For a decade now, the computer industry has struggled to define standards that enable interoperable multi-vendor products and portable application software. Advocates of open systems have laboured mightily, if contentiously and not always consistently, to define such standards based around Unix. In just the operating system space, we have many iterations of SVID, OSF AES, […]
For a decade now, the computer industry has struggled to define standards that enable interoperable multi-vendor products and portable application software. Advocates of open systems have laboured mightily, if contentiously and not always consistently, to define such standards based around Unix. In just the operating system space, we have many iterations of SVID, OSF AES, Posix.n, XPGn, and Spec 1170. Graphical user interfaces gave us a similar number of rounds of Open Look, Motif, X Window, and Common Open Software Environment, Common Distributed Environment, among others. A dozen other areas of system behaviour were defined with their own set of two or three dozen efforts. But has all this come to nought? For all the effort, these Unix-based standards still don’t do the whole job. While they have significantly improved portability from (abysmal) historical norms, they have never truly delivered the extensive portability and interoperability repeatedly promised. Just because an application runs on Solaris, say, doesn’t mean it will run on HP-UX, or on any other Unix implementation. More than likely, invasive changes will be required. Thick tomes exist to guide developers among the different implementations. While Microsoft Corp’s Win32 specifications are as proprietary as they come, they deliver the cross-system application portability that users and software developers want. From the point of view of most applications, Win32 is the same running on a personal computer as it is on a RISC workstation, and the same from vendor A as from vendor B. Some hardware-related conversion issues still exist, but these are more manageable than the many out-and-out application programming interface differences between Unixes. Equally important, standards did not gel fast enough to capture the market. In-fighting and delays in the Unix community left Microsoft free not only to define its own set of interfaces, called Win32, but also to promote Windows NT and Win32 credibly as the sensible alternative to that Unix mess. Win3 2’s economic promise of a robust market proportional to the total personal computer market is also far more compelling than Unix’s weaker unified mid-range promises. Like Unix-based standards, Win32 has begun to spread beyond its home environment. Posix and XPG standards were implemented on heretofore totally proprietary environments from Digital Equipment Corp, Hewlett-Packard Co, IBM Corp, Stratus Computer Inc and Tandem Computers Inc, among others. Now Win32 begins that trek.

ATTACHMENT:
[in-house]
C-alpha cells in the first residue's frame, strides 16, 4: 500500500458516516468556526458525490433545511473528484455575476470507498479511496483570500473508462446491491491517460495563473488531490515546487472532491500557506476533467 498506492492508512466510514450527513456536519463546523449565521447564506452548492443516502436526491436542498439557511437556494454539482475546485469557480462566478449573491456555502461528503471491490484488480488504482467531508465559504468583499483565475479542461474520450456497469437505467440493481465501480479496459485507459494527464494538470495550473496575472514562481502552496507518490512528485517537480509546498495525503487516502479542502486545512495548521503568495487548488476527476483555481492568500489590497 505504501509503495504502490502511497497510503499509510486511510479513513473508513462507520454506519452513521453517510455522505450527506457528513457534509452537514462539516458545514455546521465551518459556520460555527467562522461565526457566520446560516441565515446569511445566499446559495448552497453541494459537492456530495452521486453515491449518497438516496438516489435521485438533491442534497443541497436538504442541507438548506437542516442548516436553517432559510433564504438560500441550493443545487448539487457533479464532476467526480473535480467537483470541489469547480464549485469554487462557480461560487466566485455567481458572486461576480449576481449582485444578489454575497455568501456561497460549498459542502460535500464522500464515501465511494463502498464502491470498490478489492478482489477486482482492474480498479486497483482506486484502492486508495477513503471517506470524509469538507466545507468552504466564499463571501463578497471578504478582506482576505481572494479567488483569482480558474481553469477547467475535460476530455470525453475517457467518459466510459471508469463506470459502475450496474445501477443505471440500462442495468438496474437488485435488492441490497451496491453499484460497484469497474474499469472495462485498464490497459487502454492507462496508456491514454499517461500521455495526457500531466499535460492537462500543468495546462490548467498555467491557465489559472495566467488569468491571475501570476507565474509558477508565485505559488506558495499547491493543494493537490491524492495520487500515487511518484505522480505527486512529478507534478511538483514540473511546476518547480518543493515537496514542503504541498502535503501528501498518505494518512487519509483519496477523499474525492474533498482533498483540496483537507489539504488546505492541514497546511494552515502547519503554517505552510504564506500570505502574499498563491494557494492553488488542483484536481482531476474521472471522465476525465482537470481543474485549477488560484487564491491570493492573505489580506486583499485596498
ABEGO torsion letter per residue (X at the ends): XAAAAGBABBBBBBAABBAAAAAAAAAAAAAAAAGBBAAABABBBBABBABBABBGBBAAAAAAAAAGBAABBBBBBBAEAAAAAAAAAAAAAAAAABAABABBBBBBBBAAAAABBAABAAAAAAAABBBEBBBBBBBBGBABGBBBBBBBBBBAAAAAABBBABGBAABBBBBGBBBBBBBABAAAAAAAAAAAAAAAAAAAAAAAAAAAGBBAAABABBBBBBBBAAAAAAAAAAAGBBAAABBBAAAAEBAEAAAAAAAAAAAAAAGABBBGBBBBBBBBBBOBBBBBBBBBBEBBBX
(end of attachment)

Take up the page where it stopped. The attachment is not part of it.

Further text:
Win32 will spread
Recent DEC announcements have disclosed the company’s efforts to put key Win32 subsets on both DEC Unix and OpenVMS. Similar efforts appear under way at other Unix vendors. Win32 will spread, perhaps not as widely as Posix, but with great effect. Application programming interface compatibility does not lend the automatic benefits that accrue from binary compatibility. Sceptics can argue that application programming interface acceptance is as much a marketing gambit as a technical issue. And Win32 cannot replace Unix application programming interfaces, any more than Unix interfaces are likely to replace OpenVMS and MVS application programming interfaces. Nonetheless, Win32 provides an appealing alternative for a large chunk of the market, stealing much of the thunder from Unix standards in the process. It is ironic that customers over the last decade have increasingly eschewed IBM, at least in part a rebellion against proprietary hegemony. The rhetoric of neutral, openly defined standards providing comprehensive interoperability sounds good. But as with the United Nations, multilateral action has both its place and its limits. In practice we also need the coherence and drive that only unilateral action can consistently provide. Microsoft, long regarded as the gatekeeper to the personal computer space, is making itself into the new lodestone for the industry at large. – Jonathon Eunice, president Illuminata Inc.